Tim was on a destructive path, wreaking havoc in his company and spiraling out of control. He met a talented leader who saw his potential and knew how to truly engage people. He hired Tim and created the conditions for him to engage and thrive. Corporate executives and HR professionals consistently say that increasing employee engagement is a critical priority for their organization.

Research shows that engagement levels hover close to 30 percent nationwide, although there has been a minor uptick in recent years.

This matters because engagement affects many important business outcomes. It drives the good stuff up and the bad stuff down! Greater engagement leads to more productivity, customer satisfaction, quality and profitability and less absenteeism, turnover and theft. Those who are not engaged are adrift from their work and business mission. They are compliant, but require close supervision.

Multiple generations

Generational Challenges

We are at a unique point in history where the nexus of economic, technological, medical and sociological forces have gathered four generations into the same workplaces. Late traditionalists, now in their seventies, and boomers, now in their fifties and sixties, can be found working alongside Gen Xers and millennials, who are the age of their grand and great-grandchildren.

Previously, age, expertise, status and power were well aligned in the workplace. Older folks had more; younger folks had less. It was an orderly system. Now it is more of a mixed bag and much harder to navigate. While older workers still possess a greater share of the perspective, context, and wisdom required for problem-solving, younger workers often possess the marketing and technological savvy needed for current and future success.

To be highly effective in today’s world, leaders need to learn the propensities of each generation, and employ strategies for engaging them in ways that reflect their expectations, style and priorities.

Following is a general overview of the generations and recommended leadership practices appealing to each one. 


Traditionalists (ages 69 – 89)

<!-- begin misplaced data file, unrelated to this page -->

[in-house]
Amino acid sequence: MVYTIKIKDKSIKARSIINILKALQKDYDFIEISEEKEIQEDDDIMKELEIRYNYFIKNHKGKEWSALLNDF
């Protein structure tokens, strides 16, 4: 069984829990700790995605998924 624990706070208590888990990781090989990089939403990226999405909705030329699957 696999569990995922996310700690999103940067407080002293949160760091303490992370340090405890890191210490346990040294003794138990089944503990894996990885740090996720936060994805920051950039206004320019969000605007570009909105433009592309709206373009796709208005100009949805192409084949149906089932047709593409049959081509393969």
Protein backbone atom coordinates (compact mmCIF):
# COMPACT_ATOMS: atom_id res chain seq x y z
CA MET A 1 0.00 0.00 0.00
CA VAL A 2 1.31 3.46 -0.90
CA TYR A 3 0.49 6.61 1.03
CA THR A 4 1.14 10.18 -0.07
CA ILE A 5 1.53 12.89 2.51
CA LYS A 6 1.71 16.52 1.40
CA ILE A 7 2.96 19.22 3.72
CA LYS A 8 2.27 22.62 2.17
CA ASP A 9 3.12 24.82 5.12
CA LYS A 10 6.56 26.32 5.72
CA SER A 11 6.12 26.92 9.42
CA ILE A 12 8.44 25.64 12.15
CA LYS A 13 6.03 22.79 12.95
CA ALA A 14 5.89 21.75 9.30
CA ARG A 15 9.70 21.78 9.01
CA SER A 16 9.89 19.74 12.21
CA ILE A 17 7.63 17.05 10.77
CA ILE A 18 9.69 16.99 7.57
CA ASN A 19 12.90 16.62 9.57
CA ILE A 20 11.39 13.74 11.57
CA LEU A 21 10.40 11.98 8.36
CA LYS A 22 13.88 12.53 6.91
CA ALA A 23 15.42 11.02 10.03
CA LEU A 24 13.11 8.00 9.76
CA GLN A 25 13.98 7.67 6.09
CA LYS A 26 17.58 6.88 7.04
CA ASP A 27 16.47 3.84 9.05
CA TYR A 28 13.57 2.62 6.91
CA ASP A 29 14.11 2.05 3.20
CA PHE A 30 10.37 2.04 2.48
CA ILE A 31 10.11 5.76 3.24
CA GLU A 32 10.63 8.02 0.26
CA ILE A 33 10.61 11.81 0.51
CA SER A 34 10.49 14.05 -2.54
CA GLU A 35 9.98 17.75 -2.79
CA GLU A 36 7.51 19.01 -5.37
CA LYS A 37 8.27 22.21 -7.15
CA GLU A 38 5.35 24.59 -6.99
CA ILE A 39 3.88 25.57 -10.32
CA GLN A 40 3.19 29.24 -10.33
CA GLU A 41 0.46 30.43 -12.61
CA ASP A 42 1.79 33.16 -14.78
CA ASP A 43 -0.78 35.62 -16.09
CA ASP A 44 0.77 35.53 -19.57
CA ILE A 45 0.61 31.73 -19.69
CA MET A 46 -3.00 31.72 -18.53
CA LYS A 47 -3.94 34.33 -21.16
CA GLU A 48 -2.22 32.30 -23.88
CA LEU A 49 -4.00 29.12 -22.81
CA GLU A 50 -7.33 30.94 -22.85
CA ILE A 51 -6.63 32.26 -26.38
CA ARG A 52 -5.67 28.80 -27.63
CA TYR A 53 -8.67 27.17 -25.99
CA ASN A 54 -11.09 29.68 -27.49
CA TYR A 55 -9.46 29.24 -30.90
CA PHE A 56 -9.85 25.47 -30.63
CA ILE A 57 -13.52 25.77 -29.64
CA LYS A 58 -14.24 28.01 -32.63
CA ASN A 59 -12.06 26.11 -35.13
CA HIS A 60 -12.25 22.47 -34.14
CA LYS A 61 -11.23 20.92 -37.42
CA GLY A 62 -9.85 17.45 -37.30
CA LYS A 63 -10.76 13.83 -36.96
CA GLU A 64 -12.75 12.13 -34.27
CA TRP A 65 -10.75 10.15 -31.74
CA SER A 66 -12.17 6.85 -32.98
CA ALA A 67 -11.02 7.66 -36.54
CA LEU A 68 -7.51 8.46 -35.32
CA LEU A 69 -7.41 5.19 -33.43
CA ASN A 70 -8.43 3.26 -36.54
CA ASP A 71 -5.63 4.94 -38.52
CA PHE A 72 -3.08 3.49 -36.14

Traditionalists comprise only about 4% of the workforce. Some are in the upper echelons of the corporate world and many work because they want to, so it is not surprising that this is the most engaged segment of the workforce. Traditionalists follow the rules, show more discipline, respect authority, and are loyal to the company. They are accustomed to working in hierarchical organizations, respect the chain of command, and believe that tenure counts for a lot.

This group is a treasure trove of perspective, wisdom, and institutional memory. Engagement strategies for traditionalists should focus on their needs for control, connection, significance, learning, and accomplishment.

Control: Traditionalists are comfortable with a directive style of leadership, expect it, and may not respond well to other styles. Many are sticking around voluntarily, but they don’t necessarily want to exert themselves. Offer flexible work options such as part-time schedules, contract and temporary work. Let them choose when to work and the kind of work they will do.

Connection: The draw of relationships at work helps keep traditionalists around, so avoid disrupting long-standing relationships if possible. Relate and express appreciation to them in “old fashioned ways – in person, with handwritten notes, plaques and awards.

Significance and Learning: Encourage traditionalists to engage in two-way mentoring relationships with younger employees. Place traditionalists on committees as advisors so they can share their hard-earned wisdom. Be sure to clearly define their role, and explain how the team will operate.

Accomplishment: Though many are fully engaged, a few are hanging on just to collect a paycheck. Appeal to their sense of responsibility. Assert authority tactfully and sensitively, and explain they are still expected to contribute fully. Tolerating loafing drags the team down and sets a bad example. 

Baby boomer

Baby Boomers (ages 50 – 68)